Dr. Clay B Siegall journey in the establishment of effective therapies in treatment of cancer

Dr. Clay Siegall is the Chief Executive Officer, Chairman of the board, the President and the founder of Seattle Genetics. The firm specializes in the development of the therapy drugs that are applied to various types of diseases that have not shown any mortality improvement in decades. Dr. Clay is an accomplished scientist who has undergone training in cancer therapies. The idea of Dr. Clay building the Seattle Genetics was tied to the scientific innovation, passion for helping patients and the rigorous research in science and drug development practices. As the leader of the Company, Dr. Siegall led to the development of antibody-drug conjugate (ADC) used in the therapy of cancer.

Dr. Clay B. Siegall holds a Bachelor of Science in Zoology from the University of Maryland, and he is also a holder of Ph.D. in genetics from the University of George Washington. Under Dr. Clay Siegall leadership, Seattle Genetics has emerged from a scratch to venturing into multiple strategic licenses for its ADC technology that consists of AbbVie, Genentech, Pfizer, and GlaxoSmithKline, which have generated revenue of more than $ 300 million. The Company grew from a crew of researchers to become one of the most successful cancer research space. The Company’s potential indications in the development of expanding the list of drugs are evident that Seattle Genetics with its existing drug portfolio is well-positioned to develop an industry with authority in the 21st Century.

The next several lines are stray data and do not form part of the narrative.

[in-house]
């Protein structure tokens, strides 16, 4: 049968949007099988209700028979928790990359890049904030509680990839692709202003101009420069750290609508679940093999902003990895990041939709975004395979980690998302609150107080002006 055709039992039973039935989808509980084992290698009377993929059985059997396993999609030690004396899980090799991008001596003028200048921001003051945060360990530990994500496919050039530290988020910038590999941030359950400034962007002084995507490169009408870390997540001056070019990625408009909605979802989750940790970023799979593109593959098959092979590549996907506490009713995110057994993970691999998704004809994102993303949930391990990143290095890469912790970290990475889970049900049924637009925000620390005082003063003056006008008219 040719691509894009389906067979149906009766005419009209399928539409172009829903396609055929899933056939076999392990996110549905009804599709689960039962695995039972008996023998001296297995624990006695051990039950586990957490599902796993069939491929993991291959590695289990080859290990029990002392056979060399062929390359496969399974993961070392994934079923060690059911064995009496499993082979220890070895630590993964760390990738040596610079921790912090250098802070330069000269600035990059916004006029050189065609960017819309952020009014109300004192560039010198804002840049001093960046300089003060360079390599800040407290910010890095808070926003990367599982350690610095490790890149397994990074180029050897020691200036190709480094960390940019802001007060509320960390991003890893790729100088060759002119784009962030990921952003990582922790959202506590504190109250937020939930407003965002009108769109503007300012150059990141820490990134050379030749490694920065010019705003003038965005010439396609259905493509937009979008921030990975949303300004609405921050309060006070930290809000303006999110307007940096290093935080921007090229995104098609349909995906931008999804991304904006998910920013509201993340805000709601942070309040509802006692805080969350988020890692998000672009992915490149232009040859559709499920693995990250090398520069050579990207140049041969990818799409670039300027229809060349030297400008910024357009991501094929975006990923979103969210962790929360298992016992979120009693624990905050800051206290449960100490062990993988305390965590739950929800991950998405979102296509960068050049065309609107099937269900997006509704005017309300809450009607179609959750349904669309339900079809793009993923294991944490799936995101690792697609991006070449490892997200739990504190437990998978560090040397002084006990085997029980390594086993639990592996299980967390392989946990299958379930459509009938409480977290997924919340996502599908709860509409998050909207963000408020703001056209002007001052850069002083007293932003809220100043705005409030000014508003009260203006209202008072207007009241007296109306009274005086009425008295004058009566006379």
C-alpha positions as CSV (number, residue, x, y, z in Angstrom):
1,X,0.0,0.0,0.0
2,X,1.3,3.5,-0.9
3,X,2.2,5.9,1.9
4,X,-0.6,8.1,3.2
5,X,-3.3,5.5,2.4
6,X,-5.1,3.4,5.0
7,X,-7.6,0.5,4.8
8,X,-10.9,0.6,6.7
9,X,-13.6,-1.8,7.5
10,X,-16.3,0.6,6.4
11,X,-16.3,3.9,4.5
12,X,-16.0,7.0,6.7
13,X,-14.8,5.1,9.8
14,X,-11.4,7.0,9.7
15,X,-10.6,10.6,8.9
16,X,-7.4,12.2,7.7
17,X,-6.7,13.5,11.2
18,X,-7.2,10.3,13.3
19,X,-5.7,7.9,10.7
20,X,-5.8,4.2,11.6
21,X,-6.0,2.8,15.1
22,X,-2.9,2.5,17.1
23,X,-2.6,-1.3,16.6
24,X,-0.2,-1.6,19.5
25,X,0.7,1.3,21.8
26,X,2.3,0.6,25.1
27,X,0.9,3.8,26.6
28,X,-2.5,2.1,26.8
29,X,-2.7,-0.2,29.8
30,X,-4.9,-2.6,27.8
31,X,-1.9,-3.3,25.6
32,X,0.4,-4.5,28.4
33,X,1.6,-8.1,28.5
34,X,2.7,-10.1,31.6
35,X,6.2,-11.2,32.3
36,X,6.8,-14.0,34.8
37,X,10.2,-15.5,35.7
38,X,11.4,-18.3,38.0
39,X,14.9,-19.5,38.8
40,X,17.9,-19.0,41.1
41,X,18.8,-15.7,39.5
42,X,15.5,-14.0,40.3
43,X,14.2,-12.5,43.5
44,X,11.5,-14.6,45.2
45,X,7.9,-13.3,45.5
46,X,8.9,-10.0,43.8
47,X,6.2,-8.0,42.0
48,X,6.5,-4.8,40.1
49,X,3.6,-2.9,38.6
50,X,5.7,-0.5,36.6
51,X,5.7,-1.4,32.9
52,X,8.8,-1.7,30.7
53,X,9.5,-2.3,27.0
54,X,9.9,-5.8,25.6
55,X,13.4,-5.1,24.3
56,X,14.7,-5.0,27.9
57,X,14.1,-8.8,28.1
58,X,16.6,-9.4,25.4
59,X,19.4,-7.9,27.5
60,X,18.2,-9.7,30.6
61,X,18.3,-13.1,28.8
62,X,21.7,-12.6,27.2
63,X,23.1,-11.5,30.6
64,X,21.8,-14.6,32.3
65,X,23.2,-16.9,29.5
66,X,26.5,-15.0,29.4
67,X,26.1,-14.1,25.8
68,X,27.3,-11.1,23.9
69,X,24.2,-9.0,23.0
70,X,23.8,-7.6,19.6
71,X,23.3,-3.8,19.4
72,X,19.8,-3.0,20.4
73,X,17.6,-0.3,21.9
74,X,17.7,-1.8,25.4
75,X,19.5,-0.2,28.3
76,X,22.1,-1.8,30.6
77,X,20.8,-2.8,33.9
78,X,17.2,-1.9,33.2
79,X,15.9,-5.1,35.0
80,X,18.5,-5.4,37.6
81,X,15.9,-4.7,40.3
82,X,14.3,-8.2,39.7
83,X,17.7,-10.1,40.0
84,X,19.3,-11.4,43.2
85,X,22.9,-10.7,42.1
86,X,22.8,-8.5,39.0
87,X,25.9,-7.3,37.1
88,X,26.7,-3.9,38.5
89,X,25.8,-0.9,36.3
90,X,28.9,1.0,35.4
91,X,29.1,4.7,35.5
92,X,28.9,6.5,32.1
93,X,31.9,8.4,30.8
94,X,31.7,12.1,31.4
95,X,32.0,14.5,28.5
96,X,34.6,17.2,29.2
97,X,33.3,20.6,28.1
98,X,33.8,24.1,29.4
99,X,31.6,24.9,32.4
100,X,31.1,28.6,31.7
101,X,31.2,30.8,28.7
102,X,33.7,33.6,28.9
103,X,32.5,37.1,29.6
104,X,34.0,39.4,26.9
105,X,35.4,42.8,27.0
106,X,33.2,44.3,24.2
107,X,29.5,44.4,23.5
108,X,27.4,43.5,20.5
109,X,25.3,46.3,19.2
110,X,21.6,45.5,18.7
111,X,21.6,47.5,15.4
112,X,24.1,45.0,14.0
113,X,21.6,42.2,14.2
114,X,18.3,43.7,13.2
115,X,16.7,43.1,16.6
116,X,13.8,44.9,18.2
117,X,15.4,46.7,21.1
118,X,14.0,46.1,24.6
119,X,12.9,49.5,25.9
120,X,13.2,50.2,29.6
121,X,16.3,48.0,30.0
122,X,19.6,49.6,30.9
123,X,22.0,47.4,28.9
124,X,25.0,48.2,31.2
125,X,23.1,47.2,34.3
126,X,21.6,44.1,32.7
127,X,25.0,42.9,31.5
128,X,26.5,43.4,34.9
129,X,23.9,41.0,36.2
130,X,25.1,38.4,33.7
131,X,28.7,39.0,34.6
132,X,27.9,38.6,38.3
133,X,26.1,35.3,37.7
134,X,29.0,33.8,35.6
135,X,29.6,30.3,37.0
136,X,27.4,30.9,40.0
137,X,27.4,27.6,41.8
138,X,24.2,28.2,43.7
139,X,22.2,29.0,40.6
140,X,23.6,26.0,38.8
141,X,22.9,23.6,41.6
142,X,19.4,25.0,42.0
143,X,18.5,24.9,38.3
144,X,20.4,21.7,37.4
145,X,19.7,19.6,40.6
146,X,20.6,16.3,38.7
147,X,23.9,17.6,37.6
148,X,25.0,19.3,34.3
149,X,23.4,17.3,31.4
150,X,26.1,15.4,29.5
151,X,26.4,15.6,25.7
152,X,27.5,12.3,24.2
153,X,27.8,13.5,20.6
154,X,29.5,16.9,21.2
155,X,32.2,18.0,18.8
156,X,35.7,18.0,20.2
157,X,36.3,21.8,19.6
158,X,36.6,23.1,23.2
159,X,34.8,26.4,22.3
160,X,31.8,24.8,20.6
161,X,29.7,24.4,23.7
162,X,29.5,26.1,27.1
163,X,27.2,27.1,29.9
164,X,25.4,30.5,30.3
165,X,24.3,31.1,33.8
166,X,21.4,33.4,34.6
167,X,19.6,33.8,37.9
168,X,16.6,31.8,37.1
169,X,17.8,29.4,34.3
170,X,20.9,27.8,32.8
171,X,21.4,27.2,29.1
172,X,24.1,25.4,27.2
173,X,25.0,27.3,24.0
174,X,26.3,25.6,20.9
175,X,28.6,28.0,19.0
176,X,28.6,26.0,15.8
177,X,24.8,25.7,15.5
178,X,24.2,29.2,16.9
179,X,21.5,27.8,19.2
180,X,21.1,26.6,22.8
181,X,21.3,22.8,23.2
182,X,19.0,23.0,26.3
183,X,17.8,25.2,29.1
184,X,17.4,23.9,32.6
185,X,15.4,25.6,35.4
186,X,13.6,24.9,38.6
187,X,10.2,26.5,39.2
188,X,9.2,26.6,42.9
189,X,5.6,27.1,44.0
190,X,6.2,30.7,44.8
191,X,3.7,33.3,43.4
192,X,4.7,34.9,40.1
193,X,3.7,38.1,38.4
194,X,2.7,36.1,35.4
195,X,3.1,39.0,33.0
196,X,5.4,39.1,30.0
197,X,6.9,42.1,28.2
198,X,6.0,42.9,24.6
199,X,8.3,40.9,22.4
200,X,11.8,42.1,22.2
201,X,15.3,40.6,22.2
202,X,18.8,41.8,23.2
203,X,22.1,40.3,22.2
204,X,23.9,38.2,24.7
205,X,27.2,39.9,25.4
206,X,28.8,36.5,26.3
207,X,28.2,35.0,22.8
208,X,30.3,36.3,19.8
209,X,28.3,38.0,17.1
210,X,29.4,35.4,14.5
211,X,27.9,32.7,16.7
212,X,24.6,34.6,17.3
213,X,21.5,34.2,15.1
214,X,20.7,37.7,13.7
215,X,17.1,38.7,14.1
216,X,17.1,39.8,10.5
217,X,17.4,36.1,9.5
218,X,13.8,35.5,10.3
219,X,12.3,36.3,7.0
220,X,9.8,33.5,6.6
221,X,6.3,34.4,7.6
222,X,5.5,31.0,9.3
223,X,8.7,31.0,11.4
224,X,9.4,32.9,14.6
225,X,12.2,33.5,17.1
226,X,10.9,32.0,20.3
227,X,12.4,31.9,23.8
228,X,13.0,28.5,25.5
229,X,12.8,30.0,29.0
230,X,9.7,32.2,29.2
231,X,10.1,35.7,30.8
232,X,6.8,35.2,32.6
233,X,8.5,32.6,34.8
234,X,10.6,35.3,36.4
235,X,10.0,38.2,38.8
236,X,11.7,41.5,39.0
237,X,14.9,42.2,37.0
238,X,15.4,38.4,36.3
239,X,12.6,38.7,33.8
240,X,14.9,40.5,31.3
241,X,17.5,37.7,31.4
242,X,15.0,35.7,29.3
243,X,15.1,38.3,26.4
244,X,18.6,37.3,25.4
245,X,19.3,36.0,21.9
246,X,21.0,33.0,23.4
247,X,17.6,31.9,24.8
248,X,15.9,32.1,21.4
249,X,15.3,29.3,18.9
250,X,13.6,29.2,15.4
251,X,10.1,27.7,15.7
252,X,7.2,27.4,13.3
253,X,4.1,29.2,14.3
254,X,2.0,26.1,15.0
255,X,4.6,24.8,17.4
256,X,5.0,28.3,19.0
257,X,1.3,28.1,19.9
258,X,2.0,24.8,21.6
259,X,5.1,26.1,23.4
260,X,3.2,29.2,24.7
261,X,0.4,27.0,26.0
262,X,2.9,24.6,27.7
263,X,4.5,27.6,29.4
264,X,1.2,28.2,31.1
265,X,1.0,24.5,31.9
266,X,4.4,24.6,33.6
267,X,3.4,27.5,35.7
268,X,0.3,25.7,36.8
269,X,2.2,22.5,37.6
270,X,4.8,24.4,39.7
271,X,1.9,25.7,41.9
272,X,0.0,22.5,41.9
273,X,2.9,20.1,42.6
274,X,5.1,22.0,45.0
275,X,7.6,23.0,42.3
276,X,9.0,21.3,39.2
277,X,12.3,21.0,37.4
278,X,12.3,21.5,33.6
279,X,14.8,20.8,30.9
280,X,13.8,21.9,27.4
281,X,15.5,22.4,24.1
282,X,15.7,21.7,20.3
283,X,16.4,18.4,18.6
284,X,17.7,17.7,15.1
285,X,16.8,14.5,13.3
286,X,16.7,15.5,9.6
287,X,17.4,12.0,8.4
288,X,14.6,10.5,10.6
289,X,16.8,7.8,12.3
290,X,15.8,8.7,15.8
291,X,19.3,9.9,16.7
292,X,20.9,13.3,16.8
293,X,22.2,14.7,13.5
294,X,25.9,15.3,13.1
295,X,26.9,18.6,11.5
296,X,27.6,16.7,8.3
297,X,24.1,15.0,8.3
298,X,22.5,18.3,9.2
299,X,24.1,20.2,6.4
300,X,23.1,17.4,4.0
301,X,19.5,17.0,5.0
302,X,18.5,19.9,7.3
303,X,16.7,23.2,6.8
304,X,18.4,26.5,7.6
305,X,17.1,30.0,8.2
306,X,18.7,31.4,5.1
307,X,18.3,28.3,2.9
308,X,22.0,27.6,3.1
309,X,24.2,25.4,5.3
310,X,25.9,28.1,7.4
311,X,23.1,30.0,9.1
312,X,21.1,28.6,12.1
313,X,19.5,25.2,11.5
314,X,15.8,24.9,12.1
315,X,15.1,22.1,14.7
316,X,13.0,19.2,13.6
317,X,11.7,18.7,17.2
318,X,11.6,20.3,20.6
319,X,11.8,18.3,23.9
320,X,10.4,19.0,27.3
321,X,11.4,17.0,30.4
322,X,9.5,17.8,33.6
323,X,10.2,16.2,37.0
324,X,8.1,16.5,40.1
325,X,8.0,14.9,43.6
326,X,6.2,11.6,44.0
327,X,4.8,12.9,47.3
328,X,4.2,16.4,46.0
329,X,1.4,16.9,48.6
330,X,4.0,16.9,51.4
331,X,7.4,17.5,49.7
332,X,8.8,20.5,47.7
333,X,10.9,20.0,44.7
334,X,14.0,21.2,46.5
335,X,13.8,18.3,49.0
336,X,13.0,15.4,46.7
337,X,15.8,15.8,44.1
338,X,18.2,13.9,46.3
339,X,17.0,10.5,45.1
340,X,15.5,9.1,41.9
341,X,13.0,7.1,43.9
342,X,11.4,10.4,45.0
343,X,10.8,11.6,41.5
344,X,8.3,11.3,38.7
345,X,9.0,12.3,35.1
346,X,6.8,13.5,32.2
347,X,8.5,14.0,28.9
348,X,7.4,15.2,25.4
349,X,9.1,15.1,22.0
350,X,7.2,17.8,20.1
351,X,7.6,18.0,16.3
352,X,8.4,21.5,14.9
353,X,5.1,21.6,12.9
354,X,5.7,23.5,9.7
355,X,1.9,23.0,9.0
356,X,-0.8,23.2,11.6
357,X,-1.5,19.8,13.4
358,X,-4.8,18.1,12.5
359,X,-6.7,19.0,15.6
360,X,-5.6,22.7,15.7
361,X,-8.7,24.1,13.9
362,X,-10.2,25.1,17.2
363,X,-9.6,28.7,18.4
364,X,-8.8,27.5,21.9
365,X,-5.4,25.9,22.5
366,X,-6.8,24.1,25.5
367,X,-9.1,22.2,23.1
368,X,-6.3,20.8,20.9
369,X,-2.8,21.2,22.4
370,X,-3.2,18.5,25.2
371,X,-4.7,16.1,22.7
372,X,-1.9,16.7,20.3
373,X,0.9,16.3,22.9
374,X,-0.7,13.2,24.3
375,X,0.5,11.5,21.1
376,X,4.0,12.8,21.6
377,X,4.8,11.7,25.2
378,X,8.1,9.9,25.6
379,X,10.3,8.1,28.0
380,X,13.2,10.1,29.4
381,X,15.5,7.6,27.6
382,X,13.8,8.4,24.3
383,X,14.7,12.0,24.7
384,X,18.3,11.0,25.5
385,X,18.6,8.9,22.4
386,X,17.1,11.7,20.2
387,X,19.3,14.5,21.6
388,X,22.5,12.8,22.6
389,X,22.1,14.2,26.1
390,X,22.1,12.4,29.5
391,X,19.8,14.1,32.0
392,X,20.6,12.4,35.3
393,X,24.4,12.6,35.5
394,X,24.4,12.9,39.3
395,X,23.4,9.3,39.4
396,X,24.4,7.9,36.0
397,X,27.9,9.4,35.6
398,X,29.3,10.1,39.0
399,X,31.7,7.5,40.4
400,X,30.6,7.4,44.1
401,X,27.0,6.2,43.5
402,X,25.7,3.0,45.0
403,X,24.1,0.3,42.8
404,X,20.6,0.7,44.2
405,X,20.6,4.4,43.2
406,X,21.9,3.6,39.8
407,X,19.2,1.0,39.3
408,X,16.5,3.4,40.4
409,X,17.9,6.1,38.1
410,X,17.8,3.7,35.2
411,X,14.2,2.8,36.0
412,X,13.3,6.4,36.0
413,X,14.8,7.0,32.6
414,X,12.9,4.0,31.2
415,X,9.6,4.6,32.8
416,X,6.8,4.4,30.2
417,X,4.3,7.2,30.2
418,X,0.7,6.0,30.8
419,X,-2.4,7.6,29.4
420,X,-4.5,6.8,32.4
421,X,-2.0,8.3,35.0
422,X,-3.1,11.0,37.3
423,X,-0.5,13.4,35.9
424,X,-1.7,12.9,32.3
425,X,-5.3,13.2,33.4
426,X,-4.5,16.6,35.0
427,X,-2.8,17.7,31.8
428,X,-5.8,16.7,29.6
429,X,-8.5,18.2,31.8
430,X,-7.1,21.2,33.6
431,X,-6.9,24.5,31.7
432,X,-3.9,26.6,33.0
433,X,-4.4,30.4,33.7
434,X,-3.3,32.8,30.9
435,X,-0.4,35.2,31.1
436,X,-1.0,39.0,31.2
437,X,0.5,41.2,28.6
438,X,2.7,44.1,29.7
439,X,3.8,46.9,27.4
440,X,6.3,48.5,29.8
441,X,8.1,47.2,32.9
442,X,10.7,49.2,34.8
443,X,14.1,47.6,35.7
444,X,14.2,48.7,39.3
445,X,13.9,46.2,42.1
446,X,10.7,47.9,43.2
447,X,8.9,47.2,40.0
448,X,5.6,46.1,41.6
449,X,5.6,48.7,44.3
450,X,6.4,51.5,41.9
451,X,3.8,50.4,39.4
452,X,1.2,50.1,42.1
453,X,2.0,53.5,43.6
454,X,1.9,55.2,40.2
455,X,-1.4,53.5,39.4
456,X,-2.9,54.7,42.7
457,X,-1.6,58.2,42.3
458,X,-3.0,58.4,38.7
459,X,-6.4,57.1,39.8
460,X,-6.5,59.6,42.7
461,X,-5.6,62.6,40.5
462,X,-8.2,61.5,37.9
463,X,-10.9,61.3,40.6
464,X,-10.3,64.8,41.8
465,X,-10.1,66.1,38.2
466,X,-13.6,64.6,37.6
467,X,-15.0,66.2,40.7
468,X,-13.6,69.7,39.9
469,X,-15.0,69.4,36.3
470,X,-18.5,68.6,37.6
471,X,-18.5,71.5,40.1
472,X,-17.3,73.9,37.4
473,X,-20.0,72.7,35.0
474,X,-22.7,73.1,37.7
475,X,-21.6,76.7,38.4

Seattle Genetics’ technology has widely been embraced and has gained internal and collaborator programs that have given rise to more than 20 ADCs clinics. Through Seattle Genetics’ Dr. Siegall has managed to develop capital raising activities that have given rise to more than $ 675 million through private financings, public and company’s initial public in the year 2001. Dr. Siegall diminishes the fact that the old ways of treating cancer through systematic chemotherapies are no longer useful in the treatment of cancer. He firmly believes that the value and efficacy of the therapies developed will become more evident in the decades to come. He argues that the old treatments will soon be replaced by the development of more effective targeted drugs.

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